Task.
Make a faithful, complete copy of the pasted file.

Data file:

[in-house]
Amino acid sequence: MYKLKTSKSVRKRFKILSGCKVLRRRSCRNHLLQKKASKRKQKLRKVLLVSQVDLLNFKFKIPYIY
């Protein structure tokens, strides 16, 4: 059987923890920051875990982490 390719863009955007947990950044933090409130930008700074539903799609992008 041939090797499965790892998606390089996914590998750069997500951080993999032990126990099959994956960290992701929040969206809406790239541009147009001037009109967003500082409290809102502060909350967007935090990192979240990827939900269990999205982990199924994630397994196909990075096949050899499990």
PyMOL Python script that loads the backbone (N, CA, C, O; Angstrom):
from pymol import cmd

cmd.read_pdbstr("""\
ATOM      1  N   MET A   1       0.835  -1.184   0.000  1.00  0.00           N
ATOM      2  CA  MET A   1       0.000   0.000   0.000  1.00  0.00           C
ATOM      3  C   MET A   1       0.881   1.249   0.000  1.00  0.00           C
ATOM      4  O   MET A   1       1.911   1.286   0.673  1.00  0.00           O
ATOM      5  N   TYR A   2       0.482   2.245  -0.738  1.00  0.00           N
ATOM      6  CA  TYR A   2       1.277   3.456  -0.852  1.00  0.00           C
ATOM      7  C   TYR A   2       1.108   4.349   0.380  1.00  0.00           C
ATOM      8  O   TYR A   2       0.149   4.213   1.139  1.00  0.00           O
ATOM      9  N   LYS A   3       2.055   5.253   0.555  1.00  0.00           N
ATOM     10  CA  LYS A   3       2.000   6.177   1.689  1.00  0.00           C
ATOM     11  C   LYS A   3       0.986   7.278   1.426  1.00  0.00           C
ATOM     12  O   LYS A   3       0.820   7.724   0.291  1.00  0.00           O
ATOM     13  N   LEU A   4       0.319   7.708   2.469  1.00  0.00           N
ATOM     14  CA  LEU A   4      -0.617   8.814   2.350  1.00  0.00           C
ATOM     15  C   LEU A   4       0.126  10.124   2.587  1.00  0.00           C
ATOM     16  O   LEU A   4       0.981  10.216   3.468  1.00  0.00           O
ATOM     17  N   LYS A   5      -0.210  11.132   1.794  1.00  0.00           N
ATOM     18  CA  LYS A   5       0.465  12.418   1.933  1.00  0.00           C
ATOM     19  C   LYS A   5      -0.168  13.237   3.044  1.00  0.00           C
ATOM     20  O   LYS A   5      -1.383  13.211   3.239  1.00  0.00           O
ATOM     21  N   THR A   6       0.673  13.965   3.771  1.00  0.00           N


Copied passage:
[in-house]
Amino acid sequence: MYKLKTSKSVRKRFKILSGCKVLRRRSCRNHLLQKKASKRKQKLRKVLLVSQVDLLNFKFKIPYIY
């Protein structure tokens, strides 16, 4: 059987923890920051875990982490 390719863009955007947990950044933090409130930008700074539903799609992008 041939090797499965790892998606390089996914590998750069997500951080993999032990126990099959994956960290992701929040969206809406790239541009147009001037009109967003500082409290809102502060909350967007935090990192979240990827939900269990999205982990199924994630397994196909990075096949050899499990």
PyMOL Python script that loads the backbone (N, CA, C, O; Angstrom):
from pymol import cmd

cmd.read_pdbstr("""\
ATOM      1  N   MET A   1       0.835  -1.184   0.000  1.00  0.00           N
ATOM      2  CA  MET A   1       0.000   0.000   0.000  1.00  0.00           C
ATOM      3  C   MET A   1       0.881   1.249   0.000  1.00  0.00           C
ATOM      4  O   MET A   1       1.911   1.286   0.673  1.00  0.00           O
ATOM      5  N   TYR A   2       0.482   2.245  -0.738  1.00  0.00           N
ATOM      6  CA  TYR A   2       1.277   3.456  -0.852  1.00  0.00           C
ATOM      7  C   TYR A   2       1.108   4.349   0.380  1.00  0.00           C
ATOM      8  O   TYR A   2       0.149   4.213   1.139  1.00  0.00           O
ATOM      9  N   LYS A   3       2.055   5.253   0.555  1.00  0.00           N
ATOM     10  CA  LYS A   3       2.000   6.177   1.689  1.00  0.00           C
ATOM     11  C   LYS A   3       0.986   7.278   1.426  1.00  0.00           C
ATOM     12  O   LYS A   3       0.820   7.724   0.291  1.00  0.00           O
ATOM     13  N   LEU A   4       0.319   7.708   2.469  1.00  0.00           N
ATOM     14  CA  LEU A   4      -0.617   8.814   2.350  1.00  0.00           C
ATOM     15  C   LEU A   4       0.126  10.124   2.587  1.00  0.00           C
ATOM     16  O   LEU A   4       0.981  10.216   3.468  1.00  0.00           O
ATOM     17  N   LYS A   5      -0.210  11.132   1.794  1.00  0.00           N
ATOM     18  CA  LYS A   5       0.465  12.418   1.933  1.00  0.00           C
ATOM     19  C   LYS A   5      -0.168  13.237   3.044  1.00  0.00           C
ATOM     20  O   LYS A   5      -1.383  13.211   3.239  1.00  0.00           O
ATOM     21  N   THR A   6       0.673  13.965   3.771  1.00  0.00           N